A sheriff’s office in Missouri received an overwhelming response after requesting alcohol drinkers to help update officers’ training with field sobriety tests.
The Jefferson County Sheriff’s Office announced Sunday it needed three to four casual drinkers per day from Tuesday to Thursday to participate in its “wet lab.” The program, which the department said is not new, is intended to be “fun and interesting” for participants while allowing officers to become certified in Standardized Field Sobriety Testing (SFST).
Participants were provided alcohol and sent to socialize in a room away from law enforcement. After an hour or two, the drinkers entered a training room and completed a series of field sobriety tests conducted by different officers.
The officers noted their observations during the tests and asked participants suspected of being over the limit to submit a breath sample to determine their level of intoxication.
When the program was over, participants were taken home by officers or another sober driver.
The department said the program has been a standard for law enforcement certification for decades, but participants typically come from internal communications. This year, the program occurred during the daytime, which was reportedly difficult to schedule and ultimately led officers to ask for volunteers.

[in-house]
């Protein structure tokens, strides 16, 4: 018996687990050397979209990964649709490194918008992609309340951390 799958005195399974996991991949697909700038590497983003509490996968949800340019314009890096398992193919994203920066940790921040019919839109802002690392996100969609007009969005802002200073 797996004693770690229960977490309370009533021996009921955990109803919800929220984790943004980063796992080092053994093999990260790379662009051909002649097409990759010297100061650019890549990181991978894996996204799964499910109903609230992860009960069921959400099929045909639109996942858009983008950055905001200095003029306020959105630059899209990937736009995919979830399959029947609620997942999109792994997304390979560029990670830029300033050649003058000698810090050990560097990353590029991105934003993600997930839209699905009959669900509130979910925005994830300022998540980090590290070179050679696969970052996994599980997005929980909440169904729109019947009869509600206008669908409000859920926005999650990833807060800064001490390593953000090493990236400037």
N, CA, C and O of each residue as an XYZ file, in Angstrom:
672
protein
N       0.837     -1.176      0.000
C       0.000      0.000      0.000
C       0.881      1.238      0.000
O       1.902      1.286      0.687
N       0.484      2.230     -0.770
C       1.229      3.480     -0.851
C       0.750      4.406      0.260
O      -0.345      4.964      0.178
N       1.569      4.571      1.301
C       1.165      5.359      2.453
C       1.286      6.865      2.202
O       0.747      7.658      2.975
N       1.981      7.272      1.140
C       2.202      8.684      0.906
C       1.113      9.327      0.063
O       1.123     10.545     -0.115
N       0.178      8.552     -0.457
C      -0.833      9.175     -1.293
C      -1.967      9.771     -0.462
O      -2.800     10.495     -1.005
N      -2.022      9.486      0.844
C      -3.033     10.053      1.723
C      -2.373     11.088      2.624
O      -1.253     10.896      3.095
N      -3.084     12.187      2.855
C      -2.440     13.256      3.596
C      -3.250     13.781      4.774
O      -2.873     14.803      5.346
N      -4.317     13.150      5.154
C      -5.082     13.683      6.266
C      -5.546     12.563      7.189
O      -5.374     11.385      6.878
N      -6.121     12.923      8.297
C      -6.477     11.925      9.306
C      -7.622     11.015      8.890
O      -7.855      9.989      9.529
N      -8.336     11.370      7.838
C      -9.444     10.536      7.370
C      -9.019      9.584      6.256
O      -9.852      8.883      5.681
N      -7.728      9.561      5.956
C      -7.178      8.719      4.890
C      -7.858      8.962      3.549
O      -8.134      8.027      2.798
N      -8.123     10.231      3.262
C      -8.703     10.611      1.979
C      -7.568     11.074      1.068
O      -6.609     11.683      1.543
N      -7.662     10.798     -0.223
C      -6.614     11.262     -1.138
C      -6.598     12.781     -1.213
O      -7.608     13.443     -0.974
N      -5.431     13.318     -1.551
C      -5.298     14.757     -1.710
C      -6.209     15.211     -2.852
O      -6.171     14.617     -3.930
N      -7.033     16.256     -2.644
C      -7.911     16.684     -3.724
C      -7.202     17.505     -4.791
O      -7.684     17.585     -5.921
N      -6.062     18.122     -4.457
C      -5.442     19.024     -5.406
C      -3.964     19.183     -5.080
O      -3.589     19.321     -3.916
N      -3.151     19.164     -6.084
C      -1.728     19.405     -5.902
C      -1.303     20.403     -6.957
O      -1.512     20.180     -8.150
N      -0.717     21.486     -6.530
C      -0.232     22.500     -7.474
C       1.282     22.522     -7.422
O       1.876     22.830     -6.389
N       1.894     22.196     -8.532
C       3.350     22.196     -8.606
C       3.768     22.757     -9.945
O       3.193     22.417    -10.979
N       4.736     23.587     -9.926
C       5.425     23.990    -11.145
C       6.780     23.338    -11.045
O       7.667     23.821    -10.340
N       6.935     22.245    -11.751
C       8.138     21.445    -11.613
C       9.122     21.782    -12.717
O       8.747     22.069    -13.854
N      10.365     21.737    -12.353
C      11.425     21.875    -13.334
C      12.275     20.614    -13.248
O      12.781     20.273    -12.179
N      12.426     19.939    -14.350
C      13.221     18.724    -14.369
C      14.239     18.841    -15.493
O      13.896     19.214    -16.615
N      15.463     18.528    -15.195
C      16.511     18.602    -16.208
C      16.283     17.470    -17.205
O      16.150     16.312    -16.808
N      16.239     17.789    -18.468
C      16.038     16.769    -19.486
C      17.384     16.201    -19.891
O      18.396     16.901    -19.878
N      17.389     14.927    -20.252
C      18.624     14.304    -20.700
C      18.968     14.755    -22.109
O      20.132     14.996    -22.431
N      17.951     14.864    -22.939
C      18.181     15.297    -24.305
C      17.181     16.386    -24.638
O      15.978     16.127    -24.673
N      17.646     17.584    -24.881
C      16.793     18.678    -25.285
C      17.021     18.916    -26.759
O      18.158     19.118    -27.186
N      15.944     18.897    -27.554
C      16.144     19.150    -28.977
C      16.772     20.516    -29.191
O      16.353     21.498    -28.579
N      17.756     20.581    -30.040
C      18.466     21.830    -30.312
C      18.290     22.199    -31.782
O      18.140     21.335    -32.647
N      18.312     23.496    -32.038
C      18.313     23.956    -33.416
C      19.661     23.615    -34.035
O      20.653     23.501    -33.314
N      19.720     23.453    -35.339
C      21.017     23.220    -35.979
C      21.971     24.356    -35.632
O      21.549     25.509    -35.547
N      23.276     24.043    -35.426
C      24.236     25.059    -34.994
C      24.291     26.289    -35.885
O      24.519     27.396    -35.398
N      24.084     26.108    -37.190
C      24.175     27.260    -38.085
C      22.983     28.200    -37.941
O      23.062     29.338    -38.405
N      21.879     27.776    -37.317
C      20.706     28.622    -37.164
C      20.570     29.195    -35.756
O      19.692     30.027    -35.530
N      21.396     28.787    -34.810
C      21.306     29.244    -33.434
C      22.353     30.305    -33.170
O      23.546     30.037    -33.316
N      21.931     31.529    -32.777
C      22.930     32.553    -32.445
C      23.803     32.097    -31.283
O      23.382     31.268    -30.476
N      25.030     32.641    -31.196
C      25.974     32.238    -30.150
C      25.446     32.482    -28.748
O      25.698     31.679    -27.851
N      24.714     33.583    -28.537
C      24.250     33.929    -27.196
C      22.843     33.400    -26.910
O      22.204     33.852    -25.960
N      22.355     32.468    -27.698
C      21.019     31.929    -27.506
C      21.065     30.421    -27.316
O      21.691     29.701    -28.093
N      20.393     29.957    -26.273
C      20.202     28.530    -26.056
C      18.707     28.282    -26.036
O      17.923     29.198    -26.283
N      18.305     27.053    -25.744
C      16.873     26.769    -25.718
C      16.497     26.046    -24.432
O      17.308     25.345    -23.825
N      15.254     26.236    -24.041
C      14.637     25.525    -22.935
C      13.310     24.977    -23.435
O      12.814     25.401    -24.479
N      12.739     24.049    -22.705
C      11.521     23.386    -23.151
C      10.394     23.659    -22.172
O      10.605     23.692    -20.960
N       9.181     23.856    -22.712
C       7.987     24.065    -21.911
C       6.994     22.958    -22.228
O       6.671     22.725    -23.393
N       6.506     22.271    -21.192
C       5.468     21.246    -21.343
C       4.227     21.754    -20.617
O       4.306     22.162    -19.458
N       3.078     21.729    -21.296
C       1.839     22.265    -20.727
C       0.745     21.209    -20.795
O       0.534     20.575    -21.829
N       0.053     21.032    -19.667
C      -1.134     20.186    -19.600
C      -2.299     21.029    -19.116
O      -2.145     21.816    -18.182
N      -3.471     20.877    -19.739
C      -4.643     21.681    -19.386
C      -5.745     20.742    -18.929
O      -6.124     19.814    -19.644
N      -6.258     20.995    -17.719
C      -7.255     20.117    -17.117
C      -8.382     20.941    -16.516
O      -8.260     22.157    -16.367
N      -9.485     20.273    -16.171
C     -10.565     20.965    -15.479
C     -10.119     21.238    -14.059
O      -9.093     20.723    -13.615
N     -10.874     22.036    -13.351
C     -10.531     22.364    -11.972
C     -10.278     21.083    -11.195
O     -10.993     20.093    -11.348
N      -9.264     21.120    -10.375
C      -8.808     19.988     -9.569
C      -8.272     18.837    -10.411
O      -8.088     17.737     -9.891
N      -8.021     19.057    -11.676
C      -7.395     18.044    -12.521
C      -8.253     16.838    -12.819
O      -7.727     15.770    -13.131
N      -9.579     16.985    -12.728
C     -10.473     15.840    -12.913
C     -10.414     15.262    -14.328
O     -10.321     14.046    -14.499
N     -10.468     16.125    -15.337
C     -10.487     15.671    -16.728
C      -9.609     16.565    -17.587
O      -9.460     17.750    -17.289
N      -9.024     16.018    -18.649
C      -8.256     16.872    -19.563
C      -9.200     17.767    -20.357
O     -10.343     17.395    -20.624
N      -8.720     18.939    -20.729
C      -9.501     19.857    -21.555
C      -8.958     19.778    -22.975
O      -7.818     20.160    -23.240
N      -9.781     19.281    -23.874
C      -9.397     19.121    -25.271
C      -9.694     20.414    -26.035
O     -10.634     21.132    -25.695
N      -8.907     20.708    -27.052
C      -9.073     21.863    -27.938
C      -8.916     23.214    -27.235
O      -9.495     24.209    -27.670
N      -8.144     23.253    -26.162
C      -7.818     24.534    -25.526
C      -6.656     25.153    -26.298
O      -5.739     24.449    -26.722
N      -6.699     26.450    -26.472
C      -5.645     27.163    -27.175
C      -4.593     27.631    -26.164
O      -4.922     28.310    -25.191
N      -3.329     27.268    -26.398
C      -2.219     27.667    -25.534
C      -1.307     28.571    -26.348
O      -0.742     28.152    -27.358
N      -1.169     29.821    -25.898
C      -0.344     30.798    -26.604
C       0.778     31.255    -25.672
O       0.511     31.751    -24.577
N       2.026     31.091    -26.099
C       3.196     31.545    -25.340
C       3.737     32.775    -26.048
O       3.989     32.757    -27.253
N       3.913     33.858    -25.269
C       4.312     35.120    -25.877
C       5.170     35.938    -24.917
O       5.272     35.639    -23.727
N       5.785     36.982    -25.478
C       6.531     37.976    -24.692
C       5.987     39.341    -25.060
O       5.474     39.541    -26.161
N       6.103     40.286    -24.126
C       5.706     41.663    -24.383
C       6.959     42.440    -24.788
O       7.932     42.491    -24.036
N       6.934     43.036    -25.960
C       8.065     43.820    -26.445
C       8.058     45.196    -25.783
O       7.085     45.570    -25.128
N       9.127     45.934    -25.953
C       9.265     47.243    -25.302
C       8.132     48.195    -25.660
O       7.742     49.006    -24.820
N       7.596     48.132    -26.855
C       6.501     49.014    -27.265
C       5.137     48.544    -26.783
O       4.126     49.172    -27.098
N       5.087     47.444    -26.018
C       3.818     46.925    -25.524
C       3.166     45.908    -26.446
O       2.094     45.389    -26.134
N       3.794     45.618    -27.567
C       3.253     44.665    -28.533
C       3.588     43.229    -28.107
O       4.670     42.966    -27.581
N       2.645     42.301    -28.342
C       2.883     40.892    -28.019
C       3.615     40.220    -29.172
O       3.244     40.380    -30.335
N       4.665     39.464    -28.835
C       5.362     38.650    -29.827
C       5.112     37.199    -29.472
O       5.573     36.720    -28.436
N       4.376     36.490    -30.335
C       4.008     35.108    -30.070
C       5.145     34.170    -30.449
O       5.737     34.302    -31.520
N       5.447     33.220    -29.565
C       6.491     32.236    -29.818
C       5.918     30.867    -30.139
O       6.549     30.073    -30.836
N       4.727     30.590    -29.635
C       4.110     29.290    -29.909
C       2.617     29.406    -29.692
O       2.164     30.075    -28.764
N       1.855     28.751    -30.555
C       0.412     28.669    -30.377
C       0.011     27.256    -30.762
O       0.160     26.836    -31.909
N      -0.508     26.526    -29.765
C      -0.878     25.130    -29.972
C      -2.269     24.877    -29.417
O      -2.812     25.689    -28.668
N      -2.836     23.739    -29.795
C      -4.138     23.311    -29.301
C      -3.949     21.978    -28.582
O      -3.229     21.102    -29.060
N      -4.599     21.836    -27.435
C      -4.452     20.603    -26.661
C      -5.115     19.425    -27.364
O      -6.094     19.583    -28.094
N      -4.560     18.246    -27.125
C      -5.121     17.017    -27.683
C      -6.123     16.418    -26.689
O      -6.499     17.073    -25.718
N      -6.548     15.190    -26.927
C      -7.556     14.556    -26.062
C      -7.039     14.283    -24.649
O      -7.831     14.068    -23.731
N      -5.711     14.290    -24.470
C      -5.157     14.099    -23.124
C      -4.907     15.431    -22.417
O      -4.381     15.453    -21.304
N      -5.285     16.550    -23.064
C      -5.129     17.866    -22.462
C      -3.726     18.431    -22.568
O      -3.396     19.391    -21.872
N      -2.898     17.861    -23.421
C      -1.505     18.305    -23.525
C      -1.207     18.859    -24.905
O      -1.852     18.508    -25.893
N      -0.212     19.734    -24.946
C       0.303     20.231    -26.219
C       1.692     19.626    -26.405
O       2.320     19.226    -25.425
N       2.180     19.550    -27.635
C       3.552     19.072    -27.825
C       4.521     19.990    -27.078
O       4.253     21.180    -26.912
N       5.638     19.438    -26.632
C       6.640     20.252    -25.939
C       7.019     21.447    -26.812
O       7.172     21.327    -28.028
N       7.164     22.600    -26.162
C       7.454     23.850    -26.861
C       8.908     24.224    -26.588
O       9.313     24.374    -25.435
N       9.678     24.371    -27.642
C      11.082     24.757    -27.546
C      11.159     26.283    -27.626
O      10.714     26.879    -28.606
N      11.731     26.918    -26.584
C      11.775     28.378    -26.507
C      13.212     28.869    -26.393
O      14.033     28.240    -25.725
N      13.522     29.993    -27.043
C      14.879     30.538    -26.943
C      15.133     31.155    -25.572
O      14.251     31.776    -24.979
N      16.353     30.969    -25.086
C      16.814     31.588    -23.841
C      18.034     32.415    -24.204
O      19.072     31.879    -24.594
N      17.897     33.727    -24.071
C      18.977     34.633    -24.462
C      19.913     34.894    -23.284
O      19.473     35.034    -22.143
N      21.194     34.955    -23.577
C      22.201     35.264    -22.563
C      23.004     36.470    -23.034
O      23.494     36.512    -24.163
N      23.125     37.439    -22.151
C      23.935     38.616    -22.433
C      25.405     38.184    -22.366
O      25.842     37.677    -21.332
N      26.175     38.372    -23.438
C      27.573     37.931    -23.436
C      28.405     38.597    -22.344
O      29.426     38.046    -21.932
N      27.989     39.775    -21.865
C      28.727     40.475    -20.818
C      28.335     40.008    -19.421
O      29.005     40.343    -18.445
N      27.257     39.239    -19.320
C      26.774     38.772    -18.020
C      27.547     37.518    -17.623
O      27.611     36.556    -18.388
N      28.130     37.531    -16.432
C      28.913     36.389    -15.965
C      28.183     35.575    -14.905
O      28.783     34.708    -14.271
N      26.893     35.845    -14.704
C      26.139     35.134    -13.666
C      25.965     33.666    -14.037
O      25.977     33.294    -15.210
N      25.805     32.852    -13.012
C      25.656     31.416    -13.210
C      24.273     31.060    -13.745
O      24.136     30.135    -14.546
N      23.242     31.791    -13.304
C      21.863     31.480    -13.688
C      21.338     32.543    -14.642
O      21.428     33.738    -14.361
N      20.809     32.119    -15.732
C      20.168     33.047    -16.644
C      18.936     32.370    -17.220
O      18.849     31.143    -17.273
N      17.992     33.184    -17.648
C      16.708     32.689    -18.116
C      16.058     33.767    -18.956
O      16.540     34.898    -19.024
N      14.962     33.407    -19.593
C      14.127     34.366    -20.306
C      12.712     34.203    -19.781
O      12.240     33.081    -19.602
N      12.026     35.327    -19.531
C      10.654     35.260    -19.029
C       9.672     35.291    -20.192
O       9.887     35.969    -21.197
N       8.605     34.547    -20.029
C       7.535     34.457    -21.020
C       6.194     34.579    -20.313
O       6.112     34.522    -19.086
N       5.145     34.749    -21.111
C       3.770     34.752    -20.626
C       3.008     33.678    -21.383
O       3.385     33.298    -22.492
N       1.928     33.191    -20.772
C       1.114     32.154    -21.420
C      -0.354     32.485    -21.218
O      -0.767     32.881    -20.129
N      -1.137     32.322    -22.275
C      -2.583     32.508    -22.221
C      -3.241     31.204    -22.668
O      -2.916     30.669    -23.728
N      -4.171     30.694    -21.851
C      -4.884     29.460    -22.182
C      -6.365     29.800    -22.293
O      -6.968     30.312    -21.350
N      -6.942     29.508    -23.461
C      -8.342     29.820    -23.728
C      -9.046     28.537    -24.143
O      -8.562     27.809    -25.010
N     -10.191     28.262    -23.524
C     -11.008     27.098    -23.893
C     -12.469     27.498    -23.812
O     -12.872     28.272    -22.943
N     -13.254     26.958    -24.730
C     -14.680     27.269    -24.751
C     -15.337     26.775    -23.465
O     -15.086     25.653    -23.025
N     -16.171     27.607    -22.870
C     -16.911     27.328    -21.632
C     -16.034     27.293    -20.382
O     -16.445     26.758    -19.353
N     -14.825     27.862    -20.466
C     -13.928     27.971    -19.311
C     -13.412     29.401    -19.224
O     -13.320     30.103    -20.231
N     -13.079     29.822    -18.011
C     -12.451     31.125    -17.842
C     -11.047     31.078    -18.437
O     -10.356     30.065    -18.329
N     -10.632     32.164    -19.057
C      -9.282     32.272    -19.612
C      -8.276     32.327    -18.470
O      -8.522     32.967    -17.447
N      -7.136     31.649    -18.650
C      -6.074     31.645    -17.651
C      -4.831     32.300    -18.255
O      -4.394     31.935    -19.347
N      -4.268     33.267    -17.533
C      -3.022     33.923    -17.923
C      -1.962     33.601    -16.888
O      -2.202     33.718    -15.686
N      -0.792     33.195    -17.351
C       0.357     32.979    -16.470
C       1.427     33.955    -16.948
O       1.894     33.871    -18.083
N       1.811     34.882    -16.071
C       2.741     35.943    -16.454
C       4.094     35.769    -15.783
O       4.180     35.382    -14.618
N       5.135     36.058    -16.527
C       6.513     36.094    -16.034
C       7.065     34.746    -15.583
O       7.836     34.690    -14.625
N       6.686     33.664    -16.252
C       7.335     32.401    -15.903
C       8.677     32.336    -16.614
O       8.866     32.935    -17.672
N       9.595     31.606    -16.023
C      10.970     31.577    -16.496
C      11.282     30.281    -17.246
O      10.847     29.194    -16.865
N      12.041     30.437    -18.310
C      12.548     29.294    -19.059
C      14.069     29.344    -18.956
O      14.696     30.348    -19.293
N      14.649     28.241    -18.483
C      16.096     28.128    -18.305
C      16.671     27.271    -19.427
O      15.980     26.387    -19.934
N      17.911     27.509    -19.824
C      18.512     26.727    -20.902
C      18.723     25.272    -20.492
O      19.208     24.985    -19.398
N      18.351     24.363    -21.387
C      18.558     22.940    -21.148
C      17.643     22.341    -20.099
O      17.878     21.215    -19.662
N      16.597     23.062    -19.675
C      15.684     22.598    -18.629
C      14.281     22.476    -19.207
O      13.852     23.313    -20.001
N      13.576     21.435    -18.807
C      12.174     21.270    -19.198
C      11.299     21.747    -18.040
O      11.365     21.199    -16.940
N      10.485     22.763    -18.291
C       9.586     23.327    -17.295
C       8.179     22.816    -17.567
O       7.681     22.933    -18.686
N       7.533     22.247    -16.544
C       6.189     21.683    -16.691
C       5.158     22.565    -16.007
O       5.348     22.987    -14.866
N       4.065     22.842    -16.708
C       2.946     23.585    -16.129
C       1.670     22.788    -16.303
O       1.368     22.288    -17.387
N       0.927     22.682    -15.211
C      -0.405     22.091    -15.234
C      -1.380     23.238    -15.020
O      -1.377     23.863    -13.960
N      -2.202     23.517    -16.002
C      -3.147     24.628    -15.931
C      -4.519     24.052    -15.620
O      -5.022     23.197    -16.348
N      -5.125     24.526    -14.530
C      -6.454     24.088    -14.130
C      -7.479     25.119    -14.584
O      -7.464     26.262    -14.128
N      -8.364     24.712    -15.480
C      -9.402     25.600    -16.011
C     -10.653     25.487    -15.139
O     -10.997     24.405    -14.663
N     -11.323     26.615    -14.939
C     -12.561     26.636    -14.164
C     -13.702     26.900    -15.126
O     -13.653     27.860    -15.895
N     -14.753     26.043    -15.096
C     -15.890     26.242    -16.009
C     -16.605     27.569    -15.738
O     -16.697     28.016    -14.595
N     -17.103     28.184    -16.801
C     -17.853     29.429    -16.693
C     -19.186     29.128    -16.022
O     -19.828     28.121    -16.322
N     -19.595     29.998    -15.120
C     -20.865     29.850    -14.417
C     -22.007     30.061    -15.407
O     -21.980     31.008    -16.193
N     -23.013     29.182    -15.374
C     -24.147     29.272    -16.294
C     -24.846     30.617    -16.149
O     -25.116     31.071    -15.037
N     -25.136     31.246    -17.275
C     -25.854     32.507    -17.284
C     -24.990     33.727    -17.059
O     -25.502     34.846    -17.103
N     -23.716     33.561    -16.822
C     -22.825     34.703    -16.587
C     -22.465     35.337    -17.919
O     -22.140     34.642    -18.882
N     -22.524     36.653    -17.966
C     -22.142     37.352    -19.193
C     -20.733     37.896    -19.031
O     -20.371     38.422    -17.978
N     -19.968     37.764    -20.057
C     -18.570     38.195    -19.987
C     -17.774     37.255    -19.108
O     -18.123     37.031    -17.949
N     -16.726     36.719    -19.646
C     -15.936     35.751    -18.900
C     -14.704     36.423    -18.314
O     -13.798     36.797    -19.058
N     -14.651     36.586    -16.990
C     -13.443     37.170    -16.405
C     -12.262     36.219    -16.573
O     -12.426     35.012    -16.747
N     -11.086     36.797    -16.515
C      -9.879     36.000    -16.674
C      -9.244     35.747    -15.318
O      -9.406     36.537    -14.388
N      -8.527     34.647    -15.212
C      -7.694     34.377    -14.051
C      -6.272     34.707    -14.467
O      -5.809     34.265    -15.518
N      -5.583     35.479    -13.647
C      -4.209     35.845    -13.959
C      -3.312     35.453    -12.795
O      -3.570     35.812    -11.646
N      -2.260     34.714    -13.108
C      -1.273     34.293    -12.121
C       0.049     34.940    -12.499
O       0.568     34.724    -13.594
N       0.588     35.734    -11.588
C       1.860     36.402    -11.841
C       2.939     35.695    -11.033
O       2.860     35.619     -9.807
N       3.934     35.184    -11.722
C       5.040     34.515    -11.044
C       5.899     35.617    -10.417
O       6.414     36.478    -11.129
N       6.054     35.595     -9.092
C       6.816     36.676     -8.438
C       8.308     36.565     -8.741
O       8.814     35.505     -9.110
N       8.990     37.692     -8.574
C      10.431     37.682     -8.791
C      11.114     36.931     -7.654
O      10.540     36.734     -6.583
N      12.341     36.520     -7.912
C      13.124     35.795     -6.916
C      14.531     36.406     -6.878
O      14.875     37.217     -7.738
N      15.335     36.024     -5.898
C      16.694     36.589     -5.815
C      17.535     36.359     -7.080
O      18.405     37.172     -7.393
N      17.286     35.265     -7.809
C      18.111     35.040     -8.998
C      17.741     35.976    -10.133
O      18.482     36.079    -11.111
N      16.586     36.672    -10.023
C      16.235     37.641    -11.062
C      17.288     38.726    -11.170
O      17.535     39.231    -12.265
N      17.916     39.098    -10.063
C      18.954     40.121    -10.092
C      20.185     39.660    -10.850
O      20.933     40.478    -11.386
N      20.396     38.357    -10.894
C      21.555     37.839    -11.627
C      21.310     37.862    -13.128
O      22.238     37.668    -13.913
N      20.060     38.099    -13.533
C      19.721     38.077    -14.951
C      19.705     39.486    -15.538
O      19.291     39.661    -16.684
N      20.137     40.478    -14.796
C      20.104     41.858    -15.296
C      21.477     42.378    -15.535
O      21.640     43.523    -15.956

Prospective volunteers had to contact the department to be vetted and allowed to participate. While not giving an exact number, the sheriff’s office said it received more than enough volunteer interest to cover multiple backup plans if needed.
“Some people handle alcohol well, and others not so much,” the JCSO said. “This is a fun experience, but it’s also a professional environment where officers are being evaluated by trained professionals.”
Participants were offered wine, beer or liquor. The department joked it would not be providing “Pappy Van Winkle” alcohol but said “cheap wine” and “rail liquor” would not be served, adding that the volunteers are appreciated more than that.
The department also said taxpayer funds were not used to purchase the alcohol for the participants.
People with alcohol-related arrests, pending criminal cases, or who are on prescription medication(s) that cannot mix with alcohol were not allowed to participate. Volunteers were also required to have normal balance with no standing or walking limitations.